Happy October!

      Greetings from Eagle River, Alaska, where I am getting to know about Musk Oxen. Every month I write a hedge-a-gram about what I'm doing in the children?s picture book world. This is a scattered time mentally for me because I have written THE TIGER SLIPPERS and am deeply involved in the illustrations. Because it is set in the olden days in India, I have many reference books, photos and guidebooks from our trip to India in 2015. We went specifically to India for this book, and I rely heavily on my memories, fieldnotes and guidebooks to reference the plants and animals in my illustrations. Because of the way the publisher presents works in progress to their sales force, I also created a jacket sketch this week. I had a meeting in New York with the editor and art director to OK the jacket idea. The jacket is the first introduction to my story. It should entice children to pick the book up with enthusiasm and look inside. A children's book is also a commercial enterprise, so I rely on the publisher's knowledge when homing in on just the right image to make my book not only attractive, but to stand out. My belief is that good art will fill those goals. It is hard to tear myself away from the world I've been exploring for my Tiger Book, but I am also getting ready for my booktour, starting the day after Thanksgiving for THE SNOWY NAP. I have just come back from Lincoln, Nebraska where I gave a talk and art demonstration at the college about THE SNOWY NAP. Concordia University has a gallery show of original paintings of about 20 titles of my books, and I was able to sign the new book for those who wanted it and sign additional titles for the host bookstore, Chapters Books and Gifts. Today I will design my stamp that I bring on my bus tour in December. It will star "Hedgie" the main character in THE SNOWY NAP.
 I have just come to Anchorage and spent the morning yesterday with Sierra, a Musk Ox educator and aficionado who guided us through pictures of Musk Ox. The Musk Ox have ample pasturage, in a valley next to beautiful snowcapped mountains. It's October, so the lower temps are making them frisky. We saw sleeping Musk Ox (they are prone on their sides), Lying down Musk Ox (these were chewing their cud. They are ruminants, and this is a  type of digestion where they chew their food twice, like cows) friendly cozying between best friends, playing, (king of the castle is a favorite) plus galloping and chasing.  The second-best part of the tour was the older males making snorty roars.  Their vocalization sounds very deep and a little like an old-fashioned lawnmower starting. The best part were the five 2018 calves. The herd is a combo of two musk ox populations. The Broken Earth Musk Ox from the large Canadian islands that lie north off the main geographic area of Canada and The Greenland Musk ox that has a whitish face. We adopted "Teal" a female showing traits from the Greenland group, named after John Teal who started the Musk Ox project in 1965, helping save them from extinction. When you adopt a Musk Ox from the Musk Ox Farm in Palmer, Alaska, you receive updates on their life and photos. Since I hope to visit my daughter and her family, I will visit Teal and all the other Musk Ox friends. It was hard to choose a favorite, but because she has a lot of white on her face and saddle I would be able to pick her out from group photos. All the musk Oxen have different personalities. I hope she turns out to be as spirited and playful as some of the older ones we met. It was essential to learn about the musk ox in person in order to inform my story. Now I have to tuck away my enthusiasm and get back into the world of the tiger.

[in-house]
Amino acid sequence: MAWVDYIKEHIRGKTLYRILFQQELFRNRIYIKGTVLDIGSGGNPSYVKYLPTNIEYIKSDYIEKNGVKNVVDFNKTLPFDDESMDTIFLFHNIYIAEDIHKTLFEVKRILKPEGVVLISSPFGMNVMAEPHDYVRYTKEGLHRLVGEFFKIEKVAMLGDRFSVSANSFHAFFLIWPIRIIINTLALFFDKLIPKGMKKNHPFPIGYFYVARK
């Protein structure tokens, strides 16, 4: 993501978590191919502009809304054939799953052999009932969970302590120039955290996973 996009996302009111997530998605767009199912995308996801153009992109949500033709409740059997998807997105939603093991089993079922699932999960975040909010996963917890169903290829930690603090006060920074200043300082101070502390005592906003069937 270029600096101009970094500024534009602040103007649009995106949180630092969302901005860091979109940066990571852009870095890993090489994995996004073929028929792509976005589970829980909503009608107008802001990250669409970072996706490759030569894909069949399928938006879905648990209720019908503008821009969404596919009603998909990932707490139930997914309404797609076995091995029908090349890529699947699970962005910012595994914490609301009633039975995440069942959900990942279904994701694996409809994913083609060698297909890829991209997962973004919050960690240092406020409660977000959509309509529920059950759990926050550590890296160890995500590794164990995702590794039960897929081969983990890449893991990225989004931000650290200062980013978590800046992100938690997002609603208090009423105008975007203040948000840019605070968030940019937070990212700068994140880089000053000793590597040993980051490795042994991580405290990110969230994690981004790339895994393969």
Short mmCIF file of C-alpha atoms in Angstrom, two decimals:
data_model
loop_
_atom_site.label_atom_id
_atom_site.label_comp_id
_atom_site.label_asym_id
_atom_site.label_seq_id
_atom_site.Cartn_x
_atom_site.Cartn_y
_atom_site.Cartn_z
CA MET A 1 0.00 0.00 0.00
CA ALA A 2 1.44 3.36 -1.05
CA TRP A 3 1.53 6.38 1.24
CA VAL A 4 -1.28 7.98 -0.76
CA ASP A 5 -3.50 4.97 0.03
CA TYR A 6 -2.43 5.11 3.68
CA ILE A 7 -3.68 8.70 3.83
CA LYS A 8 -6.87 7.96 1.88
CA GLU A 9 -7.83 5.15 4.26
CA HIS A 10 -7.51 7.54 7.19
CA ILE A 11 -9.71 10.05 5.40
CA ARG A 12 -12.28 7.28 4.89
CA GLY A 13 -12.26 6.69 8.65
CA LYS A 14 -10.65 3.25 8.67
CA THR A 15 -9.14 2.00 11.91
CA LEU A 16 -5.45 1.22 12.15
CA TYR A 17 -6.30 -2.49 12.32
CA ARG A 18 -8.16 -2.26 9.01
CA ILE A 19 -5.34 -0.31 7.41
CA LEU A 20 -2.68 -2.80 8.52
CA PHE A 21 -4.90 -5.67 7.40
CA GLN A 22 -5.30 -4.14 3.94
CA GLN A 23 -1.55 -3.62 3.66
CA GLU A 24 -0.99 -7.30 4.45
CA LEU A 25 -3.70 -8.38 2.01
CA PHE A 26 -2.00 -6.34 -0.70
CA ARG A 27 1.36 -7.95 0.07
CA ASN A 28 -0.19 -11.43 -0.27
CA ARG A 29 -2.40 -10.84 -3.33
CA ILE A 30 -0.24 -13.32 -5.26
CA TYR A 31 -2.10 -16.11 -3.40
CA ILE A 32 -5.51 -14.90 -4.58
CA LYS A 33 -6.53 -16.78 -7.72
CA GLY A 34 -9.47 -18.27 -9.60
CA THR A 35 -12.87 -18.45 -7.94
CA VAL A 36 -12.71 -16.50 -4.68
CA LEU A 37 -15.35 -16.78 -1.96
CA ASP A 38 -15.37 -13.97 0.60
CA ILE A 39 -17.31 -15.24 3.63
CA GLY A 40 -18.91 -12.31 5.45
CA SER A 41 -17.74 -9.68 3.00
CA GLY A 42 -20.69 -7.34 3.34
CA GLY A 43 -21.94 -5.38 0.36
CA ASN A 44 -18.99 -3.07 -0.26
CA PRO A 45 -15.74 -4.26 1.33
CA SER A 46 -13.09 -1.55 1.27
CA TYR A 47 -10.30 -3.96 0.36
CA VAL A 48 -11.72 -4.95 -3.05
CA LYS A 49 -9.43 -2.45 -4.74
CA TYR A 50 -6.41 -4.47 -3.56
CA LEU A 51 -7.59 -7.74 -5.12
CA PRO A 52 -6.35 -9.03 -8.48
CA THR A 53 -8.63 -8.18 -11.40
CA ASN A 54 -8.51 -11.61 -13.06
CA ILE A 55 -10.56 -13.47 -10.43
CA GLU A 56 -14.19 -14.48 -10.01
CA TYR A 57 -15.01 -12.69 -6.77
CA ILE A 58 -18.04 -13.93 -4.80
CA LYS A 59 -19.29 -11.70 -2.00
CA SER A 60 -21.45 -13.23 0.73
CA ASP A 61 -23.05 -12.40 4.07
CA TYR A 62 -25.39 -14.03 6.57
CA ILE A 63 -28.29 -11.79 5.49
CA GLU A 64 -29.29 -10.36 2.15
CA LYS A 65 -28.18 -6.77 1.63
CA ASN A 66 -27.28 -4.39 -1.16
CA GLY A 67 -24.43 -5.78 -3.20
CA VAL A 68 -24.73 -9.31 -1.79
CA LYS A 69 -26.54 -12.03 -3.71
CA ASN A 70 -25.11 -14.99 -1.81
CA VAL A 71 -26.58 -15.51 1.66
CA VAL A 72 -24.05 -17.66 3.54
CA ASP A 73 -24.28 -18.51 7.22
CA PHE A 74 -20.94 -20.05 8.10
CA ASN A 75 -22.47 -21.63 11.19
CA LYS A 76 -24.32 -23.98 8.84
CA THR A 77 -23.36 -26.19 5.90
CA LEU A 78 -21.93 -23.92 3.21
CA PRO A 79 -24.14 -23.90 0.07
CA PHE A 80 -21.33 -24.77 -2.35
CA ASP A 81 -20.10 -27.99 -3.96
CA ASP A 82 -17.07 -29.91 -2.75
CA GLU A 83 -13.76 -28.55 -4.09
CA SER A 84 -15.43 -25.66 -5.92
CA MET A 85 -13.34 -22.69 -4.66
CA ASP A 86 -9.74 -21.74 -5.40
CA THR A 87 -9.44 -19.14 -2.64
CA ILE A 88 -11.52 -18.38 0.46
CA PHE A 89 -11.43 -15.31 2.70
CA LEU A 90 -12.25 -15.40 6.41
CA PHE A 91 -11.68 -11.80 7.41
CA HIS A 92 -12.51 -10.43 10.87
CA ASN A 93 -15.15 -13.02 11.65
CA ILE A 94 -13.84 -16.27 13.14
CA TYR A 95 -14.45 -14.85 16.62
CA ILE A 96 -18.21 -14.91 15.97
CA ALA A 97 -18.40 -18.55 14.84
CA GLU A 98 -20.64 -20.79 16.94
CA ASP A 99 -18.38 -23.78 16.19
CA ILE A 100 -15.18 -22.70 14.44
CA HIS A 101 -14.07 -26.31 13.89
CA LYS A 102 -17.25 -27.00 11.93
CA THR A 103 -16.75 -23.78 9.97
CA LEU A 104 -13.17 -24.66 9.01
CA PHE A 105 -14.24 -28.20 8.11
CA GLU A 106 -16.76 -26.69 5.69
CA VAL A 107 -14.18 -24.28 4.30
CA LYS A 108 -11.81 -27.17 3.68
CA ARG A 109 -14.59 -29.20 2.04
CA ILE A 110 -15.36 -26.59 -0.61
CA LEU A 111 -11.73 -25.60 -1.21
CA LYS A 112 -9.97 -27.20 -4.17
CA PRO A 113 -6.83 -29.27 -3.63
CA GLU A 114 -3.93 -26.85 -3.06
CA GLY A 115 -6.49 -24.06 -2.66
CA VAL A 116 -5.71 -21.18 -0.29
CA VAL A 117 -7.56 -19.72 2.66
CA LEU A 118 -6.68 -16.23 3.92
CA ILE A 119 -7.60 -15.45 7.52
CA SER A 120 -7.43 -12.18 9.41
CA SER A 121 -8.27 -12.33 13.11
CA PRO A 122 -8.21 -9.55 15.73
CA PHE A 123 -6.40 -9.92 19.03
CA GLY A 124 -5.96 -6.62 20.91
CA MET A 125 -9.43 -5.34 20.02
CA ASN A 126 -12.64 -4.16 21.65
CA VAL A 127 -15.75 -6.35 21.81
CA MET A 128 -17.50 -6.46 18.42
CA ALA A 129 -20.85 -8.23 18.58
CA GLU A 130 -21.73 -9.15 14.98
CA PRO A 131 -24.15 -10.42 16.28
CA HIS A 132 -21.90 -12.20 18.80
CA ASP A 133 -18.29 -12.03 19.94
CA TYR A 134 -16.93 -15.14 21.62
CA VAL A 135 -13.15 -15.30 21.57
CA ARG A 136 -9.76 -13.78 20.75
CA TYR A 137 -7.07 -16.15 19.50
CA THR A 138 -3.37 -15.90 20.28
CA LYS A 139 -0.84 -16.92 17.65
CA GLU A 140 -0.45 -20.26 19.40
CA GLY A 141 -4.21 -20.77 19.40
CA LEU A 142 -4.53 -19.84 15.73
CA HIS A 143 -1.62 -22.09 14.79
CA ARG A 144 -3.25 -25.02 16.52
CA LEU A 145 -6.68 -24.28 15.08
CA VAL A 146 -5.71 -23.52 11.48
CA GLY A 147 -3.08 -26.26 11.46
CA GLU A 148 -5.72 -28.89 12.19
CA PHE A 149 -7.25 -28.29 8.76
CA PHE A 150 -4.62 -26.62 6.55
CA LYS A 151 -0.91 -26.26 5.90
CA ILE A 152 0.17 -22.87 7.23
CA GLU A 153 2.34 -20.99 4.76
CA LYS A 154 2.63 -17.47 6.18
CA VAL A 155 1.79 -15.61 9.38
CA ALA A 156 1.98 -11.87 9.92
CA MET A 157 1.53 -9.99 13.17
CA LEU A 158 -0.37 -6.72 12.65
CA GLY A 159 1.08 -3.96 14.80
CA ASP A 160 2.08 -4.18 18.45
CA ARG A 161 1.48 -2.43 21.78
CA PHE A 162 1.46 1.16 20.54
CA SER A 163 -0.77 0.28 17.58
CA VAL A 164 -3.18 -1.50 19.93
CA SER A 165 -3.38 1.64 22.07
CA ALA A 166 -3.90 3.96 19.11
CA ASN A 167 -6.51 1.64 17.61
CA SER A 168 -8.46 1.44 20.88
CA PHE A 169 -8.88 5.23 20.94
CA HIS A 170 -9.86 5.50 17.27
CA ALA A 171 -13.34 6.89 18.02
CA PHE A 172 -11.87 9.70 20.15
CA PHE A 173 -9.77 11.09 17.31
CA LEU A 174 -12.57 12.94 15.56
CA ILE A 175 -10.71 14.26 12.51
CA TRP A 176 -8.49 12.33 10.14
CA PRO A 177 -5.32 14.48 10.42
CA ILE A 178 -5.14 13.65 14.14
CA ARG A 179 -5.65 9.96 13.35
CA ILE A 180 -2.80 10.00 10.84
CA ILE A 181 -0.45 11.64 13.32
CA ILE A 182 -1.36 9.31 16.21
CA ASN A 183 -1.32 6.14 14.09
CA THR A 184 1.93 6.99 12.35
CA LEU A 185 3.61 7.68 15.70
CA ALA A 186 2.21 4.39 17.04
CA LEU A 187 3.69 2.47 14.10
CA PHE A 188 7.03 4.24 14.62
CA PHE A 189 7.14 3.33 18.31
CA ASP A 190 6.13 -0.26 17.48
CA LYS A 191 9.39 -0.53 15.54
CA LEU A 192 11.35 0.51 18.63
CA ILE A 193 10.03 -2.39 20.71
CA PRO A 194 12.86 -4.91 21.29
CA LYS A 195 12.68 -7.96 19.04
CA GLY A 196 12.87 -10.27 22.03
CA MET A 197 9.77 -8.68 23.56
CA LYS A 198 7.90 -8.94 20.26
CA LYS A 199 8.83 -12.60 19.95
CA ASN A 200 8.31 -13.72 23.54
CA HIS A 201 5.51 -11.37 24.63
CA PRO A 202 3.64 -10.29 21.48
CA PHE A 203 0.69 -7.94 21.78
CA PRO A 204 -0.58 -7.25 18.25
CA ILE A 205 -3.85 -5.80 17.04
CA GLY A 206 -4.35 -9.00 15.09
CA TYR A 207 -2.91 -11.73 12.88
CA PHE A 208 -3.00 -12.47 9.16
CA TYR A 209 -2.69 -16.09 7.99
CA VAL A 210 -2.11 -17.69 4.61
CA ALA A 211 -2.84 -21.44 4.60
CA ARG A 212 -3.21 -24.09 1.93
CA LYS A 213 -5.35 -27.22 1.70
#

Bye for now,  your friend, Jan  Brett